Sometimes it feels like the more we educate ourselves on health, the less we know. One day you’ll read an article that tells you to eat massive quantities of kale, the next day you find one that warns you never to touch the stuff.
Trying to choose the right skincare products can feel as confusing as picking the right vitamins. There’s so much information on labels that deciphering what’s relevant to you can be tough. Your shampoo label might say things like “no aluminum” or “added fragrance.” Understanding what this lingo means and why you should value them is essential to body care.
If you’re feeling overwhelmed by all these terms or don’t know where to start, we’re here to give you a brief overview. We aim to provide a brief, easy rundown of what some of these terms mean, why you might want to avoid them and recommended some products that are helpful.
Why Is There Alcohol in Deodorant?
Your skin contains naturally occurring bacteria. This bacteria feeds on sweat which, in turn, produces the body odor smell we know all too well. Alcohol is put in many deodorants, antiperspirants, and other body care products to kill off this bacteria. While it is efficient at this task, it has unintentional side effects. Depending on the product’s concentration, alcohol’s presence can dry out the skin. It can also strip skin of natural oils, leaving behind a dry, flaky, or aggravated epidermis. For those with sensitive skin, alcohol can cause irritated skin and even a rash.
What Are Parabens?
Parabens refer to a grouping of chemicals used as preservatives. Common usage began in the 1950s and 1960s when pharmaceutical companies sought to extend the shelf life of products. Parabens serve in antifungal and antibacterial roles in shampoo, toothpaste, skin lotion, makeup, etc.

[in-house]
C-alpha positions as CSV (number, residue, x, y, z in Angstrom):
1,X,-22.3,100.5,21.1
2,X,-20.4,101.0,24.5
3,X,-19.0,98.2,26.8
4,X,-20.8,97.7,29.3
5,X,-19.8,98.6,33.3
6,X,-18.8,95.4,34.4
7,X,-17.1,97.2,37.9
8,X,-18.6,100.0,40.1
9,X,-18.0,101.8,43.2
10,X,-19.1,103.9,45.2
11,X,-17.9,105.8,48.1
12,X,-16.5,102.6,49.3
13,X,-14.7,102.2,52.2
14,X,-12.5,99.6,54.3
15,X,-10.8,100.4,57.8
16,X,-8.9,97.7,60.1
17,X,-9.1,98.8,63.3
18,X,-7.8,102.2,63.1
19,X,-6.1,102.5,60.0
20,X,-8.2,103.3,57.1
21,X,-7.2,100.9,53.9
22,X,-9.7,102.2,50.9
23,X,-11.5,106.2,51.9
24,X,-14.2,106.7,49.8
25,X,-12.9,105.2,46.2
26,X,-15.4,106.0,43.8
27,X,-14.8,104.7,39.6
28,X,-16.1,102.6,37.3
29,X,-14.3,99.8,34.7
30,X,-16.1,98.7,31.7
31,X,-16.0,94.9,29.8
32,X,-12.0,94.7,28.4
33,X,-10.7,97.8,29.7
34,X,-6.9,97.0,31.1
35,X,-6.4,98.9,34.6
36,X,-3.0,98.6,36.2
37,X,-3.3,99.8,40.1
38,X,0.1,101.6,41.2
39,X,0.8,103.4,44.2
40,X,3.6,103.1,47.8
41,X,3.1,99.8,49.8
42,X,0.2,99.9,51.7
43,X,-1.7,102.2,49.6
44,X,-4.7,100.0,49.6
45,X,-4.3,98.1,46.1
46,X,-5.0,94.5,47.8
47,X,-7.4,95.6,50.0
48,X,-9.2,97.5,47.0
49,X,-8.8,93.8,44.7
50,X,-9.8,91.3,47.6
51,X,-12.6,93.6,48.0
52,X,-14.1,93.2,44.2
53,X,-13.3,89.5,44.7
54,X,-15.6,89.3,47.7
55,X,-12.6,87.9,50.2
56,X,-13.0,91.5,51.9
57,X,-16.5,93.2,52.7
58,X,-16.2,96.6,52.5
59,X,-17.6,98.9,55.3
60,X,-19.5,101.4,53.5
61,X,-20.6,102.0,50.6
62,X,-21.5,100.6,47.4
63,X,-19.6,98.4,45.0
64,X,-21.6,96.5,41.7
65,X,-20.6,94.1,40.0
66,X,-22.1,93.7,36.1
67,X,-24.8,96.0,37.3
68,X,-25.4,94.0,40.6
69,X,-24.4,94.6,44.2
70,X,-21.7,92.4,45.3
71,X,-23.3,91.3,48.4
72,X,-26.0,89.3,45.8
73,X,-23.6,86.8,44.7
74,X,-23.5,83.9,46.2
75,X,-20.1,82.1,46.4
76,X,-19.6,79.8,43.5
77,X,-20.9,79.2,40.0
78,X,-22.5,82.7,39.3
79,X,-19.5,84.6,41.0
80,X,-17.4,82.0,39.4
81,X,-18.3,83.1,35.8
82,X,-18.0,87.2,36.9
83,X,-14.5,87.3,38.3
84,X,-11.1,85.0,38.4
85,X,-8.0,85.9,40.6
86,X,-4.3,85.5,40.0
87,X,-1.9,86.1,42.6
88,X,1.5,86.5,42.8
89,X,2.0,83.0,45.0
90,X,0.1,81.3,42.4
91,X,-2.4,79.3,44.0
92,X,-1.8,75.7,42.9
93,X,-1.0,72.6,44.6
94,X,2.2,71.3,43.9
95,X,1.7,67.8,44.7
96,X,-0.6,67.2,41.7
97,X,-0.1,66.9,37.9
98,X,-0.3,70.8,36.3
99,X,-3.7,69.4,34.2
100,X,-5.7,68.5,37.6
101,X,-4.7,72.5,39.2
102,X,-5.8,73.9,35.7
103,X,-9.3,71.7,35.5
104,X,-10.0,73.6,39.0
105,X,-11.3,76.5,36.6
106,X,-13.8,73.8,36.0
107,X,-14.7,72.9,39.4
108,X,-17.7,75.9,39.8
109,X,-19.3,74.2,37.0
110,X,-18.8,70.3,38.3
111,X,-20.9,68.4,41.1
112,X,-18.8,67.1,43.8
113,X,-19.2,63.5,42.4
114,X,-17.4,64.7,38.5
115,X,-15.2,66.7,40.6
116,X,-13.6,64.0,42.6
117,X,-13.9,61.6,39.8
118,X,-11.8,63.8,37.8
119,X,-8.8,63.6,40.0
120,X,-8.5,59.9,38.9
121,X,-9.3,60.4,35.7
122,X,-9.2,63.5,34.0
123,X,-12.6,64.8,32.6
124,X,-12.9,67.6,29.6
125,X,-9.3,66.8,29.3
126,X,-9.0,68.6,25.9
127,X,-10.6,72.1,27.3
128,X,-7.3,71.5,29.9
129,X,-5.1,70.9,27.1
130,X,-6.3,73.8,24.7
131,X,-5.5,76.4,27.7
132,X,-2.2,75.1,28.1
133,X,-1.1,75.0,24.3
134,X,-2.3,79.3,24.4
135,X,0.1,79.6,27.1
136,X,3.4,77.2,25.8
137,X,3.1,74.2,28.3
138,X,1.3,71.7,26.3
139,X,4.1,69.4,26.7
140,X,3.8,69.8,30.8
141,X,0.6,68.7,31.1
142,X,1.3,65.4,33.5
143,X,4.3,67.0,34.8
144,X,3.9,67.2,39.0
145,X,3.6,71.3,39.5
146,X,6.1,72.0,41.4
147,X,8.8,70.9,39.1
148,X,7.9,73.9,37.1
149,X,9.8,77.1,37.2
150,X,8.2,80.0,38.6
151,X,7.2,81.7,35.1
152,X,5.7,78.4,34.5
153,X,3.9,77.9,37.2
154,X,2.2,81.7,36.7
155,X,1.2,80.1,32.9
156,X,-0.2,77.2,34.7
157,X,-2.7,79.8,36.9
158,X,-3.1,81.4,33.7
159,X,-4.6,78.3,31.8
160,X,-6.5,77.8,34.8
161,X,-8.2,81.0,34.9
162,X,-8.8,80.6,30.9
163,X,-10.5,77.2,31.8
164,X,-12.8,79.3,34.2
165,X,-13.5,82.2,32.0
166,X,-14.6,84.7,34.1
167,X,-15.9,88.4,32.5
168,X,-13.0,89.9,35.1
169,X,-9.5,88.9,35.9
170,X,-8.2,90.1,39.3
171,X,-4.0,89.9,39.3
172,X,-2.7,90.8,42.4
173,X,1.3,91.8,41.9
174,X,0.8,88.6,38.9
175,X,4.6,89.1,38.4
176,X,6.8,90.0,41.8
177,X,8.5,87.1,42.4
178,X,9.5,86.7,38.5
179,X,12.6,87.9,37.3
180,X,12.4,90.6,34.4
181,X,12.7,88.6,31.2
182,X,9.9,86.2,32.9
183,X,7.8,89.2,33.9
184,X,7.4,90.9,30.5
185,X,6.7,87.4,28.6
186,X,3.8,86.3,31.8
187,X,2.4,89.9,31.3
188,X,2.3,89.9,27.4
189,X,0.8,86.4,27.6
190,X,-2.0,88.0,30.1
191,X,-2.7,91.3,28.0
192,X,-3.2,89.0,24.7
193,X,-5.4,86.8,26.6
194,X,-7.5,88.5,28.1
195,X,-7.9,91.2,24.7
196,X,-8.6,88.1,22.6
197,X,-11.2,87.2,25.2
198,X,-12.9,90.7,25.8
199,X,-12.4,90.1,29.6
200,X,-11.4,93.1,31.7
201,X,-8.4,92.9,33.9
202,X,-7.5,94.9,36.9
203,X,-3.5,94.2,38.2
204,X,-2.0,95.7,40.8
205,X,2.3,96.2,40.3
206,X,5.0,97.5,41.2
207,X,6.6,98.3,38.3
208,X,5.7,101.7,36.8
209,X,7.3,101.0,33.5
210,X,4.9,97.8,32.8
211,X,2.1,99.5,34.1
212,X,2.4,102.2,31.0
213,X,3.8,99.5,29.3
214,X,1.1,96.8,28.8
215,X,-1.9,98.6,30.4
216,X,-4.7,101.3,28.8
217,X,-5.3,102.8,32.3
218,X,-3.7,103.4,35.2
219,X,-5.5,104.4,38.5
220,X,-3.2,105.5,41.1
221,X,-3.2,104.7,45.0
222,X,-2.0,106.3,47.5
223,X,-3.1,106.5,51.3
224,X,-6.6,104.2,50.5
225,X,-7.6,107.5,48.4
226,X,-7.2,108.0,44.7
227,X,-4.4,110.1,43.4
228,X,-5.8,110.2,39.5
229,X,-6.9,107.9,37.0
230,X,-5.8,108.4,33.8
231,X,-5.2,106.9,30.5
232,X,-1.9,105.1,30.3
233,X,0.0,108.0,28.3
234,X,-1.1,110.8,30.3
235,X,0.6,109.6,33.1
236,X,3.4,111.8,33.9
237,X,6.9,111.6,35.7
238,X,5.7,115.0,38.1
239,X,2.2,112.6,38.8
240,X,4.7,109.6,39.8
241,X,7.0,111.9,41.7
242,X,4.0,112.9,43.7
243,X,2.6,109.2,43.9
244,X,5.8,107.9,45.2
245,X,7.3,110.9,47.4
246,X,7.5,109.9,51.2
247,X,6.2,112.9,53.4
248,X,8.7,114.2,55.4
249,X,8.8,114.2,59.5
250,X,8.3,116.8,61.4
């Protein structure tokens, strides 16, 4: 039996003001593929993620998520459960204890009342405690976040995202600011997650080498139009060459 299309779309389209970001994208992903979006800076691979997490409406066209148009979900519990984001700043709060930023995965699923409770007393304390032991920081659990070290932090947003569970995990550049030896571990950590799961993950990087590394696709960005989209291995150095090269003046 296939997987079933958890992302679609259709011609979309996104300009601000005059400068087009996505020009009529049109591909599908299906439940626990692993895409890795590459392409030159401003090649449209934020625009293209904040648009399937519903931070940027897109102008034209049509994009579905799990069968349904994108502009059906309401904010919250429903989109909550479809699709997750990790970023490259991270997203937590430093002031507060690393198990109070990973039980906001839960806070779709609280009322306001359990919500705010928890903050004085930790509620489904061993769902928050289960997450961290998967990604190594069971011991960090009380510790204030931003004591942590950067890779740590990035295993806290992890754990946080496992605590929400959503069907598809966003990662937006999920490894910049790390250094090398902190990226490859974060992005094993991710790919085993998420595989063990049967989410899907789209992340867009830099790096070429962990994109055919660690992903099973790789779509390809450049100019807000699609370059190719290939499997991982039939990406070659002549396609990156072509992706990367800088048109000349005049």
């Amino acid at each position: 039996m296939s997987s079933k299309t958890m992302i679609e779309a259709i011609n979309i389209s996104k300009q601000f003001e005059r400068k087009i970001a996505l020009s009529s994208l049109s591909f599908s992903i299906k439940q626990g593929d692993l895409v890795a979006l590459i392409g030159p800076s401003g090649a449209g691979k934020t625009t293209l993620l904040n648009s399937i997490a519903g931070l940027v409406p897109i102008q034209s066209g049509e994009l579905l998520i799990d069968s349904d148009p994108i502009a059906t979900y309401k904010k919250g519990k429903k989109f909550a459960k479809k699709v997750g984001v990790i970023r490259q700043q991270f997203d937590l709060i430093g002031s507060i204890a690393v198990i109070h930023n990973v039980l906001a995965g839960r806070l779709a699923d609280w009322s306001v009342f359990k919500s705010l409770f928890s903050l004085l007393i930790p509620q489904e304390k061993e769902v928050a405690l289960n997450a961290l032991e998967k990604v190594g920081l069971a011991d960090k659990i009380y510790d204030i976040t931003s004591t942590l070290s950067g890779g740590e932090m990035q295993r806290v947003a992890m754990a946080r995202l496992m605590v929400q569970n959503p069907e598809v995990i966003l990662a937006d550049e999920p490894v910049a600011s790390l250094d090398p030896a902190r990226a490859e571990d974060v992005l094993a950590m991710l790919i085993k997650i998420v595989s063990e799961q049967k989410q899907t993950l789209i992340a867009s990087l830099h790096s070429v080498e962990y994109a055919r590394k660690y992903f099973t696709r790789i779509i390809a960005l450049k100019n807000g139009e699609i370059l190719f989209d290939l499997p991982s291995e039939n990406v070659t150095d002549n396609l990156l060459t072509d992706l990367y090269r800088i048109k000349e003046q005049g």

The links between parabens and health concerns remain under-researched, and while there is no definitive connection between parabens and health concerns, there are many single studies which give reason to be cautious. Studies have drawn connections between breast cancer, allergic reactions, estrogenic activity, and environmental damage.
What to Look For in Your Skincare Products
Parabens represent an entire category of chemicals, which means that finding them on labels can be tough since they won’t always be called “parabens.” When on the hunt for shampoo, deodorant, moisturizer, etc., be sure you check for parabens, but also names like Propylparaben, Butylparaben, Methylparaben. If you’re unsure or sick of squinting, a safe bet is to find something that says “paraben free.”
Why Is there Aluminum in Deodorant?
This is a topic that is near and dear to our heart (and pits), and we’ve spoken extensively about it in other articles. Despite our past cover, we felt a brief overview aluminum in the deodorant category is essential.
Here’s the abridged version! As we mentioned before, your skin naturally produces bacteria, this bacteria feeds on sweat, and a bad odor is created as the byproduct. The aluminum in these products is used to plug up your pores, thus preventing the sweat from reaching the bacteria. More simply put; aluminum prevents you from sweating which stops the odor producing process.
Why Do We Sweat?
You might be thinking, “Great! No sweat, no problem!” In actuality though, sweat is used to detoxify and cool the body. Preventing sweat can trap unwanted bodily fluids inside your system, and will also reduce your body’s ability to shed heat.
Choosing The Right Skincare Products
So you’ve educated yourself on what aluminum, alcohol, and parabens are, and their potential drawbacks. How do you go about selecting products?
Reading labels is important. The great news is that there are more and more companies that are producing high-quality products. These companies are proud of their clean, all-natural ingredients and will often boast about it on the label. Look for brands who let you know their paraben-free, alcohol-free, and aluminum-free. There’s plenty of information on the best shampoo, toothpaste, and sunscreen out there, but we hold our expertise in the real of deodorants.